Advanced search
Start date


Grant number: 23/10763-3
Support Opportunities:Scholarships in Brazil - Scientific Initiation
Effective date (Start): September 01, 2023
Effective date (End): August 31, 2024
Field of knowledge:Engineering - Aerospace Engineering - Aerospace Systems
Principal Investigator:Eduardo Janot Pacheco
Grantee:Lucas Wu Jiajun
Host Institution: Instituto de Astronomia, Geofísica e Ciências Atmosféricas (IAG). Universidade de São Paulo (USP). São Paulo , SP, Brazil
Associated research grant:16/13750-6 - Brazil in space: Astrophysics and Engineering, AP.ESP


PLATO (Planetary Transits and Oscillations of Stars) is a European space scientific mission with Brazilian participation, dedicated to the search for terrestrial exoplanets in the habitable zone of solar-type stars. It is conducted by the European Space Agency (ESA), and the launch is scheduled for 2026.The main flight product of PLATO consists of light curves, which represent the temporal evolution of stellar flux observed by the satellite. The photometric method used for in-flight calculation of light curves is the fixed-aperture photometry. This method is based on determining digital photometric masks on the ground for each observed star and their subsequent programming into the scientific flight software.The goal is to maximize the signal-to-noise ratio of light curves while minimizing the detection of false positives, namely, transits that are not of planetary origin. To achieve this, it takes into account instrumental noise related to the Charge-Coupled Device (CCD) detector, intra-pixel behavior concerning the point spread function, environmental noises like zodiacal light and satellite pointing noise, known as jitter.This jitter-induced noise, known as photometric jitter noise, cannot be entirely eliminated by the masks. It results in the loss of light flux due to misalignment of the masks relative to the observed stars. A compensation method based on algorithms developed for the CoRoT satellite (CNES) has been devised for PLATO. This method expands the scope of instrumental aspects considered in the solution, even extending to the Attitude Control System of the satellite, responsible for precisely maintaining the scientific cameras pointed at the stellar fields (with an error of about 0.1 arcseconds rms).For the proper implementation of the method, a simulator of the Attitude Control System in scientific observation mode is required. This simulator is being developed within the scope of the Thematic project dedicated to PLATO.It is within this context that the current scientific initiation project is being carried out, with the objectives of developing a user-friendly graphical interface and integrating it with the Attitude Control System simulator of the PLATO mission. The aim of this work is to enable non-experts in control to use the simulator within the mission's scientific consortium and to support the development of various instrumental correction algorithms for the mission.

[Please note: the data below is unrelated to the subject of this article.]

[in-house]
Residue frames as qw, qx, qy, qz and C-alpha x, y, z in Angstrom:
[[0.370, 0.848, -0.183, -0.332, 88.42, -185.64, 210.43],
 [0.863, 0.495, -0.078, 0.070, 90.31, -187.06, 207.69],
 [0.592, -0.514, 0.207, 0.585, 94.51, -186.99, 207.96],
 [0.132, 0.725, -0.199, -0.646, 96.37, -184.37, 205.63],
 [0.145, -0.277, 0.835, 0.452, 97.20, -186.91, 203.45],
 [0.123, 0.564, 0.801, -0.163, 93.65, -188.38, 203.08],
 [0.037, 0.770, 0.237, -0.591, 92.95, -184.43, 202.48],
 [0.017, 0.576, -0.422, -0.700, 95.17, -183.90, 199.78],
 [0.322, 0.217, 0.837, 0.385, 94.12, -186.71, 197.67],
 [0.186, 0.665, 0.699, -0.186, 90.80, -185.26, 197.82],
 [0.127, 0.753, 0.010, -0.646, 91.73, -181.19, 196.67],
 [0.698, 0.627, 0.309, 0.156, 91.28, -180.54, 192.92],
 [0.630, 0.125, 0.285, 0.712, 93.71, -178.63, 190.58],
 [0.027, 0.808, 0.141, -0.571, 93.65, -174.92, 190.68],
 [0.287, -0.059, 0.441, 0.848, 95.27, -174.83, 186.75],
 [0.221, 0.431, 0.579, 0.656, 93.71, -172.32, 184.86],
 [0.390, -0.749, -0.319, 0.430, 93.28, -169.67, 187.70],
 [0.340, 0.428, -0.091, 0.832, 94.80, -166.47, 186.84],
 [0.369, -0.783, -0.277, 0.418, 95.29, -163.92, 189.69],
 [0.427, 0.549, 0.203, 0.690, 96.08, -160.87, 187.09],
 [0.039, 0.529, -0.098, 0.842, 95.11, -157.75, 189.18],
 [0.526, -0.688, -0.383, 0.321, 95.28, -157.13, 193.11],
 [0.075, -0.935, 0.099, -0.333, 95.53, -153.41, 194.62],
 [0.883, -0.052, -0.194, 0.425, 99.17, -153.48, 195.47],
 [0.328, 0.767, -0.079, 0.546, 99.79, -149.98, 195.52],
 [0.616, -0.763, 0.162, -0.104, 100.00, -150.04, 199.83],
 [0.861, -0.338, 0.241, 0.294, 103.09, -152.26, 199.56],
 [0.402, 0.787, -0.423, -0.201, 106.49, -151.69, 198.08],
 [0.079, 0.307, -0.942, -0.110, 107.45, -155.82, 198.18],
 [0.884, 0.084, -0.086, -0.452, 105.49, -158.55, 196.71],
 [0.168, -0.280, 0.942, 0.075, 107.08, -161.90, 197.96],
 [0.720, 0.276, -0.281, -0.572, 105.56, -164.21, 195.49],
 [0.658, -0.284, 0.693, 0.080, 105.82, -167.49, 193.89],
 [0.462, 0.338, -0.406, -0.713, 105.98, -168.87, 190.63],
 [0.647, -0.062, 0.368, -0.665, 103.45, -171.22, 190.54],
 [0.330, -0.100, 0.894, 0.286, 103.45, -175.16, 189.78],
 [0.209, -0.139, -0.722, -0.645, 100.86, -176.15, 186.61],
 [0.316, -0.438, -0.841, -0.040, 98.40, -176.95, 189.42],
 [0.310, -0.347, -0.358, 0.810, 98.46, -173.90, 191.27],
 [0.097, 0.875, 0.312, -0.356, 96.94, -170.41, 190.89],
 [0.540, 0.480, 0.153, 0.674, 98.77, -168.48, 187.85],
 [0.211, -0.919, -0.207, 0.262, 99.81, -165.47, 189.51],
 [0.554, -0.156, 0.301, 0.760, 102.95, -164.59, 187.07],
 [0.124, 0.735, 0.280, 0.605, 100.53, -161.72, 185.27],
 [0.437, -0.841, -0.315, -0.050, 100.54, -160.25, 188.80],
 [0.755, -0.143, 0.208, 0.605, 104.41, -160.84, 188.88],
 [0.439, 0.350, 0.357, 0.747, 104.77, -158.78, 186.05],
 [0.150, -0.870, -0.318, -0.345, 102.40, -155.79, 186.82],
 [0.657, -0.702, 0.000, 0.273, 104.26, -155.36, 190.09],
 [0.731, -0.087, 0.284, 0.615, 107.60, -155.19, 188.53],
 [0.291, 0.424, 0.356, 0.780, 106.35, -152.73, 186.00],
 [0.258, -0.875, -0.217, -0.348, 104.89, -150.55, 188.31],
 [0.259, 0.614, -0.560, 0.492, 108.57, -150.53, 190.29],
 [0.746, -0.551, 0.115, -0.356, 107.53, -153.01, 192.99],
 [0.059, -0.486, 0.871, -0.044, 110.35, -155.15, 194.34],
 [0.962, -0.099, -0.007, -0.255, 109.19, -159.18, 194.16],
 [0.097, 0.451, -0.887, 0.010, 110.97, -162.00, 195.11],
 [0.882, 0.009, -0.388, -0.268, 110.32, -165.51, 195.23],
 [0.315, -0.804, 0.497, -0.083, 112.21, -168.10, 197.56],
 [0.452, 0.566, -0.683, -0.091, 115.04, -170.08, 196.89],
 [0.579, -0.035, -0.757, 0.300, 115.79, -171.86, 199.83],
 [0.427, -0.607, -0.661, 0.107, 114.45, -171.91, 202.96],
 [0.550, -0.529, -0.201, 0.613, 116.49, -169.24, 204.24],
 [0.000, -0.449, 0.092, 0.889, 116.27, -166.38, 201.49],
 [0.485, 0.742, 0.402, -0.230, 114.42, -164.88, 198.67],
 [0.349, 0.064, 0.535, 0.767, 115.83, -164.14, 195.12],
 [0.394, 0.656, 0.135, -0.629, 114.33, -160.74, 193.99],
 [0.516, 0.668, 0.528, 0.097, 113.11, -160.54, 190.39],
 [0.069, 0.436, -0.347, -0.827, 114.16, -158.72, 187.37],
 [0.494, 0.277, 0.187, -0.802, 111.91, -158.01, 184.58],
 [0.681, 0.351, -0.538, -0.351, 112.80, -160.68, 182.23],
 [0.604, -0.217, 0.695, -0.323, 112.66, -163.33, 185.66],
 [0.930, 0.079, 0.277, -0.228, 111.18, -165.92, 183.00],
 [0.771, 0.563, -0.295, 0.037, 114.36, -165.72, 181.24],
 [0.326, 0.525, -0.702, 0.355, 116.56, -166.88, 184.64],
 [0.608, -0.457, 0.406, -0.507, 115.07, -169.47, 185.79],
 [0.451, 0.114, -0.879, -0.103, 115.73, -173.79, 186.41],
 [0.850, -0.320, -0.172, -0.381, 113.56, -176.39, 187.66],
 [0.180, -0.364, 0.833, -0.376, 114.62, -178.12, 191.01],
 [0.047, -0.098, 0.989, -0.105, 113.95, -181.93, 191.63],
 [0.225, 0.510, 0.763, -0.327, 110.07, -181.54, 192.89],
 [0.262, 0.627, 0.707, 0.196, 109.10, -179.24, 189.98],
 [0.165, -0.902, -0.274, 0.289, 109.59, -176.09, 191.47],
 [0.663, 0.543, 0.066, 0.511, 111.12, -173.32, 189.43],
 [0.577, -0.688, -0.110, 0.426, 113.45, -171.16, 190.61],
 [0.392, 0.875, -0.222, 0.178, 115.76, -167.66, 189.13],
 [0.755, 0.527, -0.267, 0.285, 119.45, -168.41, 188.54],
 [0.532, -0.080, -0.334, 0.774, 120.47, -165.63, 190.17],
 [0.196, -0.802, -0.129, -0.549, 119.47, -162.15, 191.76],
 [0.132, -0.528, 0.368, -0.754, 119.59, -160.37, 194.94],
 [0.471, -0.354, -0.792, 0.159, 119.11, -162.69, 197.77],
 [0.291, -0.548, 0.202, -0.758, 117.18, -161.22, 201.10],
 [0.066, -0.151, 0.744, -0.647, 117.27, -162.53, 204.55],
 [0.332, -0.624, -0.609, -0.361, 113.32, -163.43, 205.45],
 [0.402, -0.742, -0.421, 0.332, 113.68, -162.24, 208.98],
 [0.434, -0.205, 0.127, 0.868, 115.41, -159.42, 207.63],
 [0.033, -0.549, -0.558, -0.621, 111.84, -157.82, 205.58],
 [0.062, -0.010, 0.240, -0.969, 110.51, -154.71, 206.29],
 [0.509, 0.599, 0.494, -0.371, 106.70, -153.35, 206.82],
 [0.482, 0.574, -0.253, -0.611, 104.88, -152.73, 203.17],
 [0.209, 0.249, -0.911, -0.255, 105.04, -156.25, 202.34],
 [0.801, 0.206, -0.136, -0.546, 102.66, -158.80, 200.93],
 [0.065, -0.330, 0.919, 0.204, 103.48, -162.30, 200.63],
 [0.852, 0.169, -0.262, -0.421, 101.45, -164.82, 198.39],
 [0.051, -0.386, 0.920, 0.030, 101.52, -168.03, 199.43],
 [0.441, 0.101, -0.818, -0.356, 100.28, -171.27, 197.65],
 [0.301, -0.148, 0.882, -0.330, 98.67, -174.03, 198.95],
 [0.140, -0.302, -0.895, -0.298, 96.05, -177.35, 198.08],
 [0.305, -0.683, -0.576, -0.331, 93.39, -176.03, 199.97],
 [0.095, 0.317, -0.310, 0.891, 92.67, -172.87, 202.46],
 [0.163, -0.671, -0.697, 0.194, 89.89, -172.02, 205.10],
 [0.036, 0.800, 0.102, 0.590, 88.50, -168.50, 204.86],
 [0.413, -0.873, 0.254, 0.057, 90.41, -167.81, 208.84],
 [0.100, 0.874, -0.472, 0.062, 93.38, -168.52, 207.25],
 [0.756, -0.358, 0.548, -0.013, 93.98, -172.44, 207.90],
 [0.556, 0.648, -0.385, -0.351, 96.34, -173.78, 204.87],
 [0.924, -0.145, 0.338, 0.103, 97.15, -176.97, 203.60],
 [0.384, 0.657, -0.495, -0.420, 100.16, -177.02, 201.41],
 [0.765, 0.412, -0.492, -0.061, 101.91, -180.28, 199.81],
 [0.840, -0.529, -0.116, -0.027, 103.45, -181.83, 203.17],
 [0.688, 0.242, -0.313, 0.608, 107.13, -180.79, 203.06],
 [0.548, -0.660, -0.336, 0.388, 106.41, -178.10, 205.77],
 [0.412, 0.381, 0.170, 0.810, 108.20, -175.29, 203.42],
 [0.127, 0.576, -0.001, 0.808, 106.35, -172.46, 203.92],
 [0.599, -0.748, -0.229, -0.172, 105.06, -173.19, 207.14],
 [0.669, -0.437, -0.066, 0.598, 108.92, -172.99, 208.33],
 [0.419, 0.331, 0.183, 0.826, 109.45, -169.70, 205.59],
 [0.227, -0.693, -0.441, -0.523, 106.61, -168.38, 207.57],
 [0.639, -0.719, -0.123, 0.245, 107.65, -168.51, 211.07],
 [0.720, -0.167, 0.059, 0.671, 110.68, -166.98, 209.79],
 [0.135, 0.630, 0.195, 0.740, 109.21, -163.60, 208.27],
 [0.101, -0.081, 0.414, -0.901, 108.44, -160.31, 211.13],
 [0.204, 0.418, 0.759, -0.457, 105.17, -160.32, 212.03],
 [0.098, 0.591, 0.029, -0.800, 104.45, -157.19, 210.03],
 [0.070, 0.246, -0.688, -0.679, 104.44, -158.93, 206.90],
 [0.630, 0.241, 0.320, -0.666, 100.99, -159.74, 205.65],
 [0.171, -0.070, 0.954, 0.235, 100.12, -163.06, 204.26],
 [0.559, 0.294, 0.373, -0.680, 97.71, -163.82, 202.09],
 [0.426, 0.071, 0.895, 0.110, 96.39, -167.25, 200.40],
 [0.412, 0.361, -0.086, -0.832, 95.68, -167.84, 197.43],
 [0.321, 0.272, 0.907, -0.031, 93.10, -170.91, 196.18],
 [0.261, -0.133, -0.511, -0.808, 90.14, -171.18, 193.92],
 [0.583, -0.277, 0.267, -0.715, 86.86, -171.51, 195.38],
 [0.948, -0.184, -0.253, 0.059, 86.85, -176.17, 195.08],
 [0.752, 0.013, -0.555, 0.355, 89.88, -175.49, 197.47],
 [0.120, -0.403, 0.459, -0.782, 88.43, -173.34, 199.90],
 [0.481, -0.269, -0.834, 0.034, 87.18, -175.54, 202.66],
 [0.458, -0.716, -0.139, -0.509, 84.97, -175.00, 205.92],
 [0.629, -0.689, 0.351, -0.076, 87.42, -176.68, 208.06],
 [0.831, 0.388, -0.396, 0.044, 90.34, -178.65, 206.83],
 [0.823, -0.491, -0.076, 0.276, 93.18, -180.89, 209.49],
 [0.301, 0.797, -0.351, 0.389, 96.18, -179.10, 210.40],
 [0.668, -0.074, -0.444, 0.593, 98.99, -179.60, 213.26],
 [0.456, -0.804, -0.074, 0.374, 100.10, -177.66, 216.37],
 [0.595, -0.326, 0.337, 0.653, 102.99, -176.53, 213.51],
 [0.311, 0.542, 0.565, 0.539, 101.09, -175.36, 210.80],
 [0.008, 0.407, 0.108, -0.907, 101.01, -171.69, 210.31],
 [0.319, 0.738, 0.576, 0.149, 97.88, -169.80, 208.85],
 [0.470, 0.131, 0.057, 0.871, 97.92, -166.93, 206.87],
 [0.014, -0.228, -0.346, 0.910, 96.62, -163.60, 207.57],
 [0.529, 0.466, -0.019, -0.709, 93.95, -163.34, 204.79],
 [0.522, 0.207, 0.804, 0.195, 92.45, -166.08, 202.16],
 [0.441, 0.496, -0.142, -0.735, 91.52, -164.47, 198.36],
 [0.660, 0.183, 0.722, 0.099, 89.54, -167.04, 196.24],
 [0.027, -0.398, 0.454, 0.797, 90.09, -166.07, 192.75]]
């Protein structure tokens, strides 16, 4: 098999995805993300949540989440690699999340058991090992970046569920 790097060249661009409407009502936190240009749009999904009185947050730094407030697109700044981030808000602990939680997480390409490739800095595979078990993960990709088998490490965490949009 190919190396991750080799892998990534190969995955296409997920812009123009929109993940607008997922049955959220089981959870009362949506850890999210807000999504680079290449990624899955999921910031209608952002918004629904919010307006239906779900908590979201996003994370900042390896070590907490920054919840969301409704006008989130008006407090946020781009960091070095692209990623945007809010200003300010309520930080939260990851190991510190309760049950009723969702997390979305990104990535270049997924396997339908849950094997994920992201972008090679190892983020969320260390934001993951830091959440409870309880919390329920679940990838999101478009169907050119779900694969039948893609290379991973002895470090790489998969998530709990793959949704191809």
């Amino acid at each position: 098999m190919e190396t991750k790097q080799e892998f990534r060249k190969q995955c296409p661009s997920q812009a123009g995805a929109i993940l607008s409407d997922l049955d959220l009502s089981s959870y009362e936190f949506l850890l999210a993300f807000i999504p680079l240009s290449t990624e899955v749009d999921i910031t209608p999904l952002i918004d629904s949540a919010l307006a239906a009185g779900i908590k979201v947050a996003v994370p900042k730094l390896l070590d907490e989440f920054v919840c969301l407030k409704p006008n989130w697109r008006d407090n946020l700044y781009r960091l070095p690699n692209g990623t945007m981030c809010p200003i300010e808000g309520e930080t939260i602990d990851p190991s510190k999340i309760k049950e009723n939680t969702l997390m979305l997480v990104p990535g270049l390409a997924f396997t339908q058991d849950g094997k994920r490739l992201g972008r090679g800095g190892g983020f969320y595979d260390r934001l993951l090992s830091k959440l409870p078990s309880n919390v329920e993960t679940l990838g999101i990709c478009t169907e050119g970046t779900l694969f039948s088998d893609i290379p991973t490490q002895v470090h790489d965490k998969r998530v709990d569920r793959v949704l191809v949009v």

News published in Agência FAPESP Newsletter about the scholarship:
Articles published in other media outlets (0 total):
More itemsLess items

Please report errors in scientific publications list using this form.